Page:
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Kōkeʻe State Park

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Kōkeʻe State Park

What: State park with hiking trails and the Kalalau Lookout
Where: North beyond Waimea Canyon
When: Open daily during daylight hours
How much: tent camping fees start at $12 per campsite
More Info: Hiking trails, restrooms, camping, picnic areas.
North of Waimea Canyon on Kauaʻi’s West Side is Kōkeʻe State Park. Spread over 4,345 acres on a plateau 3,200 to 4,200 feet above sea level, Kōkeʻe State Park is covered in forest, wild flowers and hiking trails making it an excellent spot to see native plants and colorful endemic Hawaiian forest birds like the ʻapapane, ‘iwi and moa. The park also offers roughly 45 miles of the state's finest hiking trails. Some trails lead to views of Waimea Canyon, others wind through wet forests with sweeping views of valleys opening up to the North Shore.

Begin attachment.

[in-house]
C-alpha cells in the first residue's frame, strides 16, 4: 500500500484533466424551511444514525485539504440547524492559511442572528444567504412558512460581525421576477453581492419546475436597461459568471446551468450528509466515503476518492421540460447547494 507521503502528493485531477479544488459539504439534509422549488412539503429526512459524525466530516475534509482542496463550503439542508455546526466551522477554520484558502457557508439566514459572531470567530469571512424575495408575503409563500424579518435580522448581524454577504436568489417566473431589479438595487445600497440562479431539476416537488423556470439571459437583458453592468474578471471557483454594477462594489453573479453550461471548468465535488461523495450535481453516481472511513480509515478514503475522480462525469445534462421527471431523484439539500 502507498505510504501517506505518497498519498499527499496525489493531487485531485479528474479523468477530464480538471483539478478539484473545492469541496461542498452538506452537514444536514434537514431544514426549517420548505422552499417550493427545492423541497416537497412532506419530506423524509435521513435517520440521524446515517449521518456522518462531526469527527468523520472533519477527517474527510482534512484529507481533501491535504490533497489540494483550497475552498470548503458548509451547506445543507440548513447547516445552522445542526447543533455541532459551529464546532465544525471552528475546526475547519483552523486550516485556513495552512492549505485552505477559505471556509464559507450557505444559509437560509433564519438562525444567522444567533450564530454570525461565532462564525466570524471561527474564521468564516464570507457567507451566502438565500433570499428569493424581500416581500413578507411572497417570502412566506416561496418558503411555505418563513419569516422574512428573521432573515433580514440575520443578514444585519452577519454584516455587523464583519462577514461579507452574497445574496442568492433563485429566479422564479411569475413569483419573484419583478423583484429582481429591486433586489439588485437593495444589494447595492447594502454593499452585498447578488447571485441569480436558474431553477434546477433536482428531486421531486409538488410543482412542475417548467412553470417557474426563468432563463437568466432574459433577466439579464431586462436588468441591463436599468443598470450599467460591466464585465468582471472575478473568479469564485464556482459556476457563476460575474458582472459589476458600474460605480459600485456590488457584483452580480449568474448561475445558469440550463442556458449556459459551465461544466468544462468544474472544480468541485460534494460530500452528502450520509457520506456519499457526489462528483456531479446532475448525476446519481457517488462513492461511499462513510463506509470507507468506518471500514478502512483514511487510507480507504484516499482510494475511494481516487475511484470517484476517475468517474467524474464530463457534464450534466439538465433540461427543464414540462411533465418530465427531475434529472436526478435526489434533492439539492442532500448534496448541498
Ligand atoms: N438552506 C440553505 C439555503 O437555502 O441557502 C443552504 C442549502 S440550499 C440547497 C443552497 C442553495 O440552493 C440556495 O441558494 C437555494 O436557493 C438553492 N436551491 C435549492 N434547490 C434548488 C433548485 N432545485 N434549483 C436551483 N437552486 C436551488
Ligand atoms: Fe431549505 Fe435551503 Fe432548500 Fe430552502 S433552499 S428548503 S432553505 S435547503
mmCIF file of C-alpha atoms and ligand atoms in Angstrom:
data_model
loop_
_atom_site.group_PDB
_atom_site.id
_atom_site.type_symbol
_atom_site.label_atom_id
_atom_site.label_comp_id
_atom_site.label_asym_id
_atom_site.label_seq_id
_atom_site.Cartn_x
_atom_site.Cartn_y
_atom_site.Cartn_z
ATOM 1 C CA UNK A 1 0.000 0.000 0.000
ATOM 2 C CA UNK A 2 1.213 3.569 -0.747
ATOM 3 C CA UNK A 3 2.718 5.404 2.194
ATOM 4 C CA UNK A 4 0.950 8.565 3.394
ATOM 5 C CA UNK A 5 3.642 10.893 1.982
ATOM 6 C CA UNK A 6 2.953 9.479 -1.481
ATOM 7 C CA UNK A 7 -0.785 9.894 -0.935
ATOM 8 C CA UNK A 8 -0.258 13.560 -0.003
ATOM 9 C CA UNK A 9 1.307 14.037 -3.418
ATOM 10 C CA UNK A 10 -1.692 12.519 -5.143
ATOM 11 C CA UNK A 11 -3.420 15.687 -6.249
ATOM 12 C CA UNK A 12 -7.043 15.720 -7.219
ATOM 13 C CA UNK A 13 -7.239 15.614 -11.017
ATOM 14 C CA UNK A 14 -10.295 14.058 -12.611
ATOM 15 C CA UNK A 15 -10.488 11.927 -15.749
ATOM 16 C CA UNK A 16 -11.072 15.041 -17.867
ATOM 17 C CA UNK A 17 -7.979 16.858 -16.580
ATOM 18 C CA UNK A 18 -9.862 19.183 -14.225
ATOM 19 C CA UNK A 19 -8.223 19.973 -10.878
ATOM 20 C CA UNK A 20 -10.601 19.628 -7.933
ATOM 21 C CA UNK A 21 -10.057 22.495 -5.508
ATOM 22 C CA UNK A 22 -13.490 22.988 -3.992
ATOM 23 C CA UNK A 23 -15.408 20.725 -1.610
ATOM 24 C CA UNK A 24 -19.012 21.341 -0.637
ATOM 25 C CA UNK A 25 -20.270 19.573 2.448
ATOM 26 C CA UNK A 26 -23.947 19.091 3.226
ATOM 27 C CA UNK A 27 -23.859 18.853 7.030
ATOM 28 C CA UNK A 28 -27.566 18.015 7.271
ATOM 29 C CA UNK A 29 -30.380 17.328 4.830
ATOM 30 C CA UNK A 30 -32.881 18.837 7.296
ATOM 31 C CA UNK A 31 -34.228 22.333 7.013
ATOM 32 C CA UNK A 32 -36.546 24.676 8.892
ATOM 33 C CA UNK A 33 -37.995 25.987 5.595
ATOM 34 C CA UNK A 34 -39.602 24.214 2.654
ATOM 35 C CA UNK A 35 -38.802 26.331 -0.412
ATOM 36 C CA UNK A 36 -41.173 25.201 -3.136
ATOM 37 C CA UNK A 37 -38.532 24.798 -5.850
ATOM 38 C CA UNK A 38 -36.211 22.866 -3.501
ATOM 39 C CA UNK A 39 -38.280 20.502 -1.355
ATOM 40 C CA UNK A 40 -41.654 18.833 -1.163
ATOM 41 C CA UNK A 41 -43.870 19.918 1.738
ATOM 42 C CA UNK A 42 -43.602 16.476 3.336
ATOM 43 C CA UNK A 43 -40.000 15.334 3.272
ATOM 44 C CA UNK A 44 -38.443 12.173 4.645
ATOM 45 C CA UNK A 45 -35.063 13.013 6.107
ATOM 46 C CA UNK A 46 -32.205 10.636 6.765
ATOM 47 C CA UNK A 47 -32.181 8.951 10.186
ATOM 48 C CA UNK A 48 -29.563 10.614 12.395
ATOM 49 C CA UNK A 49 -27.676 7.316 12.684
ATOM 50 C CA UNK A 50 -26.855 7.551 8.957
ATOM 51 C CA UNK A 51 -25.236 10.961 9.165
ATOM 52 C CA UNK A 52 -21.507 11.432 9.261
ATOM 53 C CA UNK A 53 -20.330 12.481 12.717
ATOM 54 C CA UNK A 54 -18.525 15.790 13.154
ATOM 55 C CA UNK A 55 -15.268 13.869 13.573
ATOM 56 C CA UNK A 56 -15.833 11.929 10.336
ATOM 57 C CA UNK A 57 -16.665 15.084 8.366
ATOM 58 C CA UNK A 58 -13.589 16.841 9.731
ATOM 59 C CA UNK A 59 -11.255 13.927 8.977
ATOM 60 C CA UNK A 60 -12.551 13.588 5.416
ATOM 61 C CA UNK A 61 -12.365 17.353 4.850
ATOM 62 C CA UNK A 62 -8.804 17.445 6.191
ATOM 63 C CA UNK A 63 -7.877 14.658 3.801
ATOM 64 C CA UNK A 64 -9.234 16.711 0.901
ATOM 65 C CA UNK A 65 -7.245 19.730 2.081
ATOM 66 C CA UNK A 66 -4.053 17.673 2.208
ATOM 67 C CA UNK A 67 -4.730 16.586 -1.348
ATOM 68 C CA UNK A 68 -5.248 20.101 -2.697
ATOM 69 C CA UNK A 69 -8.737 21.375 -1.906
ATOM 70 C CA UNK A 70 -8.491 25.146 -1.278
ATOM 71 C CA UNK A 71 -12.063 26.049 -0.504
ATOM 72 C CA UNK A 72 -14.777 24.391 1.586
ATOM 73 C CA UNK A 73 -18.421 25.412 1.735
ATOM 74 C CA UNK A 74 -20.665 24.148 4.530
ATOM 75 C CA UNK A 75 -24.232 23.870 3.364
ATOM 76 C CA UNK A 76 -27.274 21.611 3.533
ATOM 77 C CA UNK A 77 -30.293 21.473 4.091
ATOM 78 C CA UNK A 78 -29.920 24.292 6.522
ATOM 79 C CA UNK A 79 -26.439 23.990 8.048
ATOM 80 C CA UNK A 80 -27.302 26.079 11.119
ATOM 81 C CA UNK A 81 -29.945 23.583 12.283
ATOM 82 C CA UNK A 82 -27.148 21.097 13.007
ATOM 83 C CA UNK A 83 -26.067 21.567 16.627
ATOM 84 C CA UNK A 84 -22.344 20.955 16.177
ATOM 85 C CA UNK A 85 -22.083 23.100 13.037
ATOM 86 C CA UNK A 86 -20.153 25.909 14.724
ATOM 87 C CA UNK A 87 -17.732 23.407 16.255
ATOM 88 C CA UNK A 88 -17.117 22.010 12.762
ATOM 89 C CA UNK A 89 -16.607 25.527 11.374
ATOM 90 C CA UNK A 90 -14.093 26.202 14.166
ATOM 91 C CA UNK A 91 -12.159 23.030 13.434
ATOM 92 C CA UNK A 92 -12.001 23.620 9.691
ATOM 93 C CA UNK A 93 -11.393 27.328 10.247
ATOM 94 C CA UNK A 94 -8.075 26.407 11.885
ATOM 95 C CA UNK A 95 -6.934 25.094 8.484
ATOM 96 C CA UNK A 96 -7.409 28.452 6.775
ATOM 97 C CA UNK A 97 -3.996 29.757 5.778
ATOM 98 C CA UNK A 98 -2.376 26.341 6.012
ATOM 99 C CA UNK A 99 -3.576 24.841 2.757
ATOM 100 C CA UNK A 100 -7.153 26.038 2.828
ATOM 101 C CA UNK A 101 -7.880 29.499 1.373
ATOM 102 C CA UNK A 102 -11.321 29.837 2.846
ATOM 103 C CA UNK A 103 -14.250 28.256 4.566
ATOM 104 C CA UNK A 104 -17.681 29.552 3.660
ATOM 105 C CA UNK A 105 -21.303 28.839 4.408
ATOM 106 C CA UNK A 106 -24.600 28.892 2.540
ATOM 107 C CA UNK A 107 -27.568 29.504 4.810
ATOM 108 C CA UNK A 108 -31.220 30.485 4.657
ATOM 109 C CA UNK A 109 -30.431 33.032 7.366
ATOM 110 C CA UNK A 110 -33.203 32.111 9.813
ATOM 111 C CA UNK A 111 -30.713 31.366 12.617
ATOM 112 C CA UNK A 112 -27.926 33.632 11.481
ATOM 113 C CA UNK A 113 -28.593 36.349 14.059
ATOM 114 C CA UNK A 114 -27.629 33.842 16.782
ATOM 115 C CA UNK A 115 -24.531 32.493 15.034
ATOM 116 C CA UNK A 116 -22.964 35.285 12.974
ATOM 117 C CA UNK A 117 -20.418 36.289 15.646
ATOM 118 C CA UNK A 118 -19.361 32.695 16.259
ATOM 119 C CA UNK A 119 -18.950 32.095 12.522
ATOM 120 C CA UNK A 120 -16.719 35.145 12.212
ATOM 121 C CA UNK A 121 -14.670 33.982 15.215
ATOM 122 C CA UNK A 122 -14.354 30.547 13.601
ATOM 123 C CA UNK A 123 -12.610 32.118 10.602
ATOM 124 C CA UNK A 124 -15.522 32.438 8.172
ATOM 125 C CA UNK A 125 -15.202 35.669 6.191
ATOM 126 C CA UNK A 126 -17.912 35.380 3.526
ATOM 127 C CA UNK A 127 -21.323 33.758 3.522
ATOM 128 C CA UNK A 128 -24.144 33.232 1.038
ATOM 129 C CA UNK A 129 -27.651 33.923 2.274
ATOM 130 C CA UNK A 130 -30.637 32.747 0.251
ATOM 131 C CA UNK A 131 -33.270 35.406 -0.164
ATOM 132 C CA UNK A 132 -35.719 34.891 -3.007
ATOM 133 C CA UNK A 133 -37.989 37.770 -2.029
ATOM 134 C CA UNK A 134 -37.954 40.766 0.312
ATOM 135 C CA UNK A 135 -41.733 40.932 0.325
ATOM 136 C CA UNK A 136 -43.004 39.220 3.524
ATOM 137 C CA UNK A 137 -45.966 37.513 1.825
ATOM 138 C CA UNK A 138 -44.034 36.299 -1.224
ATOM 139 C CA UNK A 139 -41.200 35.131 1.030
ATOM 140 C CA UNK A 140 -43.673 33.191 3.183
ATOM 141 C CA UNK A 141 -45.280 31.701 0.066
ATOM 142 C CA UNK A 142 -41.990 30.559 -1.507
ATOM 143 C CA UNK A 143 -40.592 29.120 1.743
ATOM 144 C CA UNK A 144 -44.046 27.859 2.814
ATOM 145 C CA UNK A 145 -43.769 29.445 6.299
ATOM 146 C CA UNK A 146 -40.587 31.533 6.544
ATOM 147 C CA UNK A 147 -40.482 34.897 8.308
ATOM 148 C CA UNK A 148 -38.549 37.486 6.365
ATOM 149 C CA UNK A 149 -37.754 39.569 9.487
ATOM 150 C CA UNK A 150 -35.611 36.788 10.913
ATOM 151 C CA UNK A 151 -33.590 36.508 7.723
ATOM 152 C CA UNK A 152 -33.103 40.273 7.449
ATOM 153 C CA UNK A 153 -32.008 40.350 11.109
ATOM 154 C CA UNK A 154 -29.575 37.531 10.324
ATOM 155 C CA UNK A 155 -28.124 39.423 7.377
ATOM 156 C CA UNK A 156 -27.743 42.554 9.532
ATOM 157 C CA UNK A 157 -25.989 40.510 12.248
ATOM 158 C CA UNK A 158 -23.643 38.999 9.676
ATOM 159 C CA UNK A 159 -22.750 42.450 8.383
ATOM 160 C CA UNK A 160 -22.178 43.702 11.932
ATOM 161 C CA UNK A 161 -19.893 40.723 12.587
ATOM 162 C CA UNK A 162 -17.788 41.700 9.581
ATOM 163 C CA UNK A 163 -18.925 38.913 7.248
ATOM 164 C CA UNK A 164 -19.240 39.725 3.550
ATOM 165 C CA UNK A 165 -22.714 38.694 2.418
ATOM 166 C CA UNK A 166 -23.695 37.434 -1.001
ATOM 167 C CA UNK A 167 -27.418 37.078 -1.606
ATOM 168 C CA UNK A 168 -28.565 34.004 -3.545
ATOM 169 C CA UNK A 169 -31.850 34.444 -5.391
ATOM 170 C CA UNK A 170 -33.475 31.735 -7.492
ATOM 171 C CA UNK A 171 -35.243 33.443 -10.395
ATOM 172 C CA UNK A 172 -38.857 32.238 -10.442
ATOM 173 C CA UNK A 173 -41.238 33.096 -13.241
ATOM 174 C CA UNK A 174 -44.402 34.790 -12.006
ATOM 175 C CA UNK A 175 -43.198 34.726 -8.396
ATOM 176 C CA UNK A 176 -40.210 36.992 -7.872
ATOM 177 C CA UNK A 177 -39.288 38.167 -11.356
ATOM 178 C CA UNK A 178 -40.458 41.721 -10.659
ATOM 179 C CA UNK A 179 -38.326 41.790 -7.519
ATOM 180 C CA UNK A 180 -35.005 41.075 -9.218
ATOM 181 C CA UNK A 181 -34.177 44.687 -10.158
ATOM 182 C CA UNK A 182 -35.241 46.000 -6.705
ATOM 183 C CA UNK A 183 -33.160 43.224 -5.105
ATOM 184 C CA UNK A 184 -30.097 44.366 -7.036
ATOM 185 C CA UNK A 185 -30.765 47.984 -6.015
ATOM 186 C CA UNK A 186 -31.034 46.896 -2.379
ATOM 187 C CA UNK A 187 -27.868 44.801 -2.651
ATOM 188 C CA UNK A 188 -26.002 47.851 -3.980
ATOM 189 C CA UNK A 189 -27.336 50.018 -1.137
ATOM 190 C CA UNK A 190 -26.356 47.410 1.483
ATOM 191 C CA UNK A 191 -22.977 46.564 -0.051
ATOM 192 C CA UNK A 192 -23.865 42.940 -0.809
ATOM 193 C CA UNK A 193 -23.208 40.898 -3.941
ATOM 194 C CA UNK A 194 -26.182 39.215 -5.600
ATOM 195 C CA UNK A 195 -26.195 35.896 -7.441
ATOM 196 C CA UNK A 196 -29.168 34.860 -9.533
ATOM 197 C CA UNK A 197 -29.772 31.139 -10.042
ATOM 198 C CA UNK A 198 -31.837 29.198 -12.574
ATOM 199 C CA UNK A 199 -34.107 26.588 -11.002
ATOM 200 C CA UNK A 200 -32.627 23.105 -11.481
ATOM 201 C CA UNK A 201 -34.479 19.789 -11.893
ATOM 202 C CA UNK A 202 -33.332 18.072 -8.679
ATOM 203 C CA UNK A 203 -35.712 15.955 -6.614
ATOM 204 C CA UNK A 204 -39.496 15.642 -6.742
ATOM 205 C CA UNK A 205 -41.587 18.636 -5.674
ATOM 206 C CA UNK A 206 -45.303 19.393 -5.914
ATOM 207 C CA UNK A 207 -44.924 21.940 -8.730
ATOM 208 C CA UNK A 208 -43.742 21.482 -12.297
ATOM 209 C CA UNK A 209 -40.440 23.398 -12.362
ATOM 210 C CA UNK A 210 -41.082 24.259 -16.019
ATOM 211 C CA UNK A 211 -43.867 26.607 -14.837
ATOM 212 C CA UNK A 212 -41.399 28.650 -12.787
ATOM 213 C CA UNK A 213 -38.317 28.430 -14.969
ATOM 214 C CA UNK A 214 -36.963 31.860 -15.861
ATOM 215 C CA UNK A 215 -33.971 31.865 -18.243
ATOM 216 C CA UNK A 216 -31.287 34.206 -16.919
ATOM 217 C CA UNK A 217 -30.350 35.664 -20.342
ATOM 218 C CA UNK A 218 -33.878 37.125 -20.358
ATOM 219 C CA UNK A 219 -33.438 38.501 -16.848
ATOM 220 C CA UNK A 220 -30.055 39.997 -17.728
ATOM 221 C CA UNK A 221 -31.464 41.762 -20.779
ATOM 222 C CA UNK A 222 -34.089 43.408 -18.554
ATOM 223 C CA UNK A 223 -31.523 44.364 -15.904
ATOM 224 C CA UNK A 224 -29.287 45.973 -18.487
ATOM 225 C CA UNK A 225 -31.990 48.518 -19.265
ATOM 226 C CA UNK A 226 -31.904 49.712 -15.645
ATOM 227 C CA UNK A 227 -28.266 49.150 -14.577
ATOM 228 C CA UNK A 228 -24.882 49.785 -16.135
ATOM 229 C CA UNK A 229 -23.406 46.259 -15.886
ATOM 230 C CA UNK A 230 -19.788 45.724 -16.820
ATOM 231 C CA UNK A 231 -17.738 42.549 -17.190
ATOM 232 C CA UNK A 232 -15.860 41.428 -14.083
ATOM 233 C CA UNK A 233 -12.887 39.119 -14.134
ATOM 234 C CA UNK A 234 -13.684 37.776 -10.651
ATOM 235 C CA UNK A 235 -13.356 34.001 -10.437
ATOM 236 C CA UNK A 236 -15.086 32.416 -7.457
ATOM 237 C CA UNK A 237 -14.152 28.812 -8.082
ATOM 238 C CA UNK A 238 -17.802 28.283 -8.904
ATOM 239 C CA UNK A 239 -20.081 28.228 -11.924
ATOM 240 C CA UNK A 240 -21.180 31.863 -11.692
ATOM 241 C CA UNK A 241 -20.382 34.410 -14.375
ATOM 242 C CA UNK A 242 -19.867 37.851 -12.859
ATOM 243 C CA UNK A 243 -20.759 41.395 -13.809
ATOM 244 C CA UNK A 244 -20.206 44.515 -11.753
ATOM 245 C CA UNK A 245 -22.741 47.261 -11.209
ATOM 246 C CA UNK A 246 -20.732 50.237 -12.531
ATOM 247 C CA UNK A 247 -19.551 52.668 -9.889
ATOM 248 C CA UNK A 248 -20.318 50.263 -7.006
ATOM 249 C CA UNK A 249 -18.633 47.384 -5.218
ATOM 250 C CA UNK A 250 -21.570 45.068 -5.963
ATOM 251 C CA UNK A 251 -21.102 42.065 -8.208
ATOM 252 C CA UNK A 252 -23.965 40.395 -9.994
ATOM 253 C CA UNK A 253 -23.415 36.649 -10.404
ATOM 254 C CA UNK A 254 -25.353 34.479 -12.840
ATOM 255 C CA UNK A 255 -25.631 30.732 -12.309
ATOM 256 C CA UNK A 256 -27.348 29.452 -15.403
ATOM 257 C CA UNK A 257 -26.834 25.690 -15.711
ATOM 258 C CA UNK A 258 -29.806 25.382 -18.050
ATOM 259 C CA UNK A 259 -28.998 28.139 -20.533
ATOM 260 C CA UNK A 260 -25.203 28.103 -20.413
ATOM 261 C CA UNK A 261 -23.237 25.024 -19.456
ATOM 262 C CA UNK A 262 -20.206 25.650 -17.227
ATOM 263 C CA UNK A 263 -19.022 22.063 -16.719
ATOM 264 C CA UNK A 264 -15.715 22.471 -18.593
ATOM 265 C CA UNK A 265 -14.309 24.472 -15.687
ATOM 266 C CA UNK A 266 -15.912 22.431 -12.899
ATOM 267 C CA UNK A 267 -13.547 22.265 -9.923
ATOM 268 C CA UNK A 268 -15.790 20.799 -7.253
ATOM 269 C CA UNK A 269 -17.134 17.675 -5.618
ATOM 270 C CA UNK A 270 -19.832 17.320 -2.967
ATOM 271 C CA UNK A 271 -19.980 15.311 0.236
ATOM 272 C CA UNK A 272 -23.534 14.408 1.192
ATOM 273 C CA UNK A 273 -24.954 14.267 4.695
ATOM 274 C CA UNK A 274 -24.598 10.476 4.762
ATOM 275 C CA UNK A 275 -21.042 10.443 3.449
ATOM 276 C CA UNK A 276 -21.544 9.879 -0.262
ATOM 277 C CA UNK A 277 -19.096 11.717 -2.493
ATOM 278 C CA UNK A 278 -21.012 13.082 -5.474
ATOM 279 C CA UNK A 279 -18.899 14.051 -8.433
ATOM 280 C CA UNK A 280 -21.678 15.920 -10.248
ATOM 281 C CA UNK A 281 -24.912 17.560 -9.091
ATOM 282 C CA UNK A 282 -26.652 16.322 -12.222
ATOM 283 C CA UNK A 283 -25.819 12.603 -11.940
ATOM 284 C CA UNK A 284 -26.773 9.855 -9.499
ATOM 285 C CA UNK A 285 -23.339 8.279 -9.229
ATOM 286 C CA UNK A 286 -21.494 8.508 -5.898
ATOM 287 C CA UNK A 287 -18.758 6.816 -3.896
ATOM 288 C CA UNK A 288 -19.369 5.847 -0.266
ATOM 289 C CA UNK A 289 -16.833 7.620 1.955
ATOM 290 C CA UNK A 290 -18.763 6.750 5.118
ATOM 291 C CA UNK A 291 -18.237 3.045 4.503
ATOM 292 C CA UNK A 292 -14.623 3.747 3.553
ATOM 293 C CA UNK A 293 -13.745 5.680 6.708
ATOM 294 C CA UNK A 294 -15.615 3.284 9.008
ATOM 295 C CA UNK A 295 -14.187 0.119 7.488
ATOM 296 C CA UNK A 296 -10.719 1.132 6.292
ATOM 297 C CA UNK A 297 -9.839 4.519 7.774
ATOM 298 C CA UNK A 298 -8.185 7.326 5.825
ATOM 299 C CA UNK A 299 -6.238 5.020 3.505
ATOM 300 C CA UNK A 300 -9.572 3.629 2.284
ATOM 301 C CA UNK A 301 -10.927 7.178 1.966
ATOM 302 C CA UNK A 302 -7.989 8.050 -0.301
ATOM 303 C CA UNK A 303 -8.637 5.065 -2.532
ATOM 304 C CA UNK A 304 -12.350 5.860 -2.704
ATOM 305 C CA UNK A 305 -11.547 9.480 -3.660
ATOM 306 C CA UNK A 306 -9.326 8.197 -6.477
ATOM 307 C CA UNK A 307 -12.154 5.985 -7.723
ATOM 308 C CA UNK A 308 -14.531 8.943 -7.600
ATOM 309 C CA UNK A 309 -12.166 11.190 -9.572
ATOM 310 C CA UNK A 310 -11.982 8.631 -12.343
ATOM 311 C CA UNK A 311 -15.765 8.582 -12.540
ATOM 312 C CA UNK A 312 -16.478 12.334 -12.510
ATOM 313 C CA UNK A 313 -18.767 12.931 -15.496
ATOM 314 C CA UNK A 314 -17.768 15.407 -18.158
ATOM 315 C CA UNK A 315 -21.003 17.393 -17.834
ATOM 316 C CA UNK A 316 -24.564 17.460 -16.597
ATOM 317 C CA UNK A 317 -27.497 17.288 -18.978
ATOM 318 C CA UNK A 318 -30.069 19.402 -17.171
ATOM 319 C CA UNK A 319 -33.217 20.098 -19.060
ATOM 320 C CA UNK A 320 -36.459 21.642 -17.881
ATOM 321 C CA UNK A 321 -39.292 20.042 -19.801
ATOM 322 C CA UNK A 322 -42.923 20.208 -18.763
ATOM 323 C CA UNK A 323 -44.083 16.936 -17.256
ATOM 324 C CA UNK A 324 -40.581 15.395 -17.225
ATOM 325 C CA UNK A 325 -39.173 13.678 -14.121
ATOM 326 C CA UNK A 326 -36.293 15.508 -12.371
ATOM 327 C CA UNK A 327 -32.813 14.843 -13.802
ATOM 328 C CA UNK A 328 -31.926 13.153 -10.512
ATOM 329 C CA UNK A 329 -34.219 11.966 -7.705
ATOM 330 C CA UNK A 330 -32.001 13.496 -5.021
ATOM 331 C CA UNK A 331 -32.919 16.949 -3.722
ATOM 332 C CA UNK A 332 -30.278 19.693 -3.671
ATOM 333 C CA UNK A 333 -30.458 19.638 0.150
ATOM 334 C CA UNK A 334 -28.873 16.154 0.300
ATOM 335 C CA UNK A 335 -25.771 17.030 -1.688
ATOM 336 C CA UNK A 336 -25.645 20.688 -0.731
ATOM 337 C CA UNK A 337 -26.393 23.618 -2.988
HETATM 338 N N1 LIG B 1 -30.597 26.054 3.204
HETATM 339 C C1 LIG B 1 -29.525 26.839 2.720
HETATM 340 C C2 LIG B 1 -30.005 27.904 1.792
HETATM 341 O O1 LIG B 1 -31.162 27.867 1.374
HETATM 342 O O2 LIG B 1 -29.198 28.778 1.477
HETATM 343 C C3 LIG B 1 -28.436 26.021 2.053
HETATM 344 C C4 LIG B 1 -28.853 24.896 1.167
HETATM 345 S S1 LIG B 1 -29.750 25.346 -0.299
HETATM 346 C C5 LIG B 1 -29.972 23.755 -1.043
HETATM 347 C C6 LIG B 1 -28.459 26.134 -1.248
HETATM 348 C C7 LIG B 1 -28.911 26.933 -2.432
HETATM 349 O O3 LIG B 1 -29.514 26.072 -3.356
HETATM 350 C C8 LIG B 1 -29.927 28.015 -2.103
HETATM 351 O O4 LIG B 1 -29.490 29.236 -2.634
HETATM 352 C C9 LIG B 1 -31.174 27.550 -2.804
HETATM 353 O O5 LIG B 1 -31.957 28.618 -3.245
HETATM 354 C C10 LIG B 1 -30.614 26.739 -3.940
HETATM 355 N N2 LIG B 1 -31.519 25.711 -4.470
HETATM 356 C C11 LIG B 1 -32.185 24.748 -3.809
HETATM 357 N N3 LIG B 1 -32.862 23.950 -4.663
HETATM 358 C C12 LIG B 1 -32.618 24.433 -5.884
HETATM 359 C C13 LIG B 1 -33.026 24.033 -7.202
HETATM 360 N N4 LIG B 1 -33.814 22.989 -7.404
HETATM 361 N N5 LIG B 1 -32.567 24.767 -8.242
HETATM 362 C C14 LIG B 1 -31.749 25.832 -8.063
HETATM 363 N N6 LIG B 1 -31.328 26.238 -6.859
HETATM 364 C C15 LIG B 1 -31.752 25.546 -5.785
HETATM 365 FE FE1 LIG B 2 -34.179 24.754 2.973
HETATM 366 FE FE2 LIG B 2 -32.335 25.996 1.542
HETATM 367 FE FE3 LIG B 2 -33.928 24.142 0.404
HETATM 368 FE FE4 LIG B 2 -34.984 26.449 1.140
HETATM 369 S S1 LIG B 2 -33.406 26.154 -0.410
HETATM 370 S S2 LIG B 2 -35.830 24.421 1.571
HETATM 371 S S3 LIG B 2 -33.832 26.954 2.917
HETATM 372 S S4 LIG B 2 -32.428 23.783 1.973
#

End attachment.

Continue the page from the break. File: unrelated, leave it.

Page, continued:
The Kōkeʻe Natural History Museum is a must-stop shop for information about the park and the trails. Exhibits will give you an overview of the park and Waimea Canyon. Staff will also provide you with helpful assistance, advice and information on trail and weather conditions.

Beyond the museum and the Lodge at Kōkeʻe (12 rustic rental cabins for campers) are two amazing lookouts. Both the Kalalau Lookout and the Puʻu o Kila Lookout offer commanding views of the Kalalau Valley stretching out to the sea. This view offers a glimpse at the towering cliffs of the Nāpali Coast. Note that the temperature drops as you climb up to the 3,200 to 4,200 foot elevations of the park. Temperatures range from 45 degrees in January to 68 degrees in July with annual rainfall of about 70 inches, so remember to dress warmly.

Note: If you are scuba diving during your visit to Kauaʻi, you should wait at least 24 hours before visiting this location due to the higher elevation of Waimea Canyon and Kōkeʻe State Park.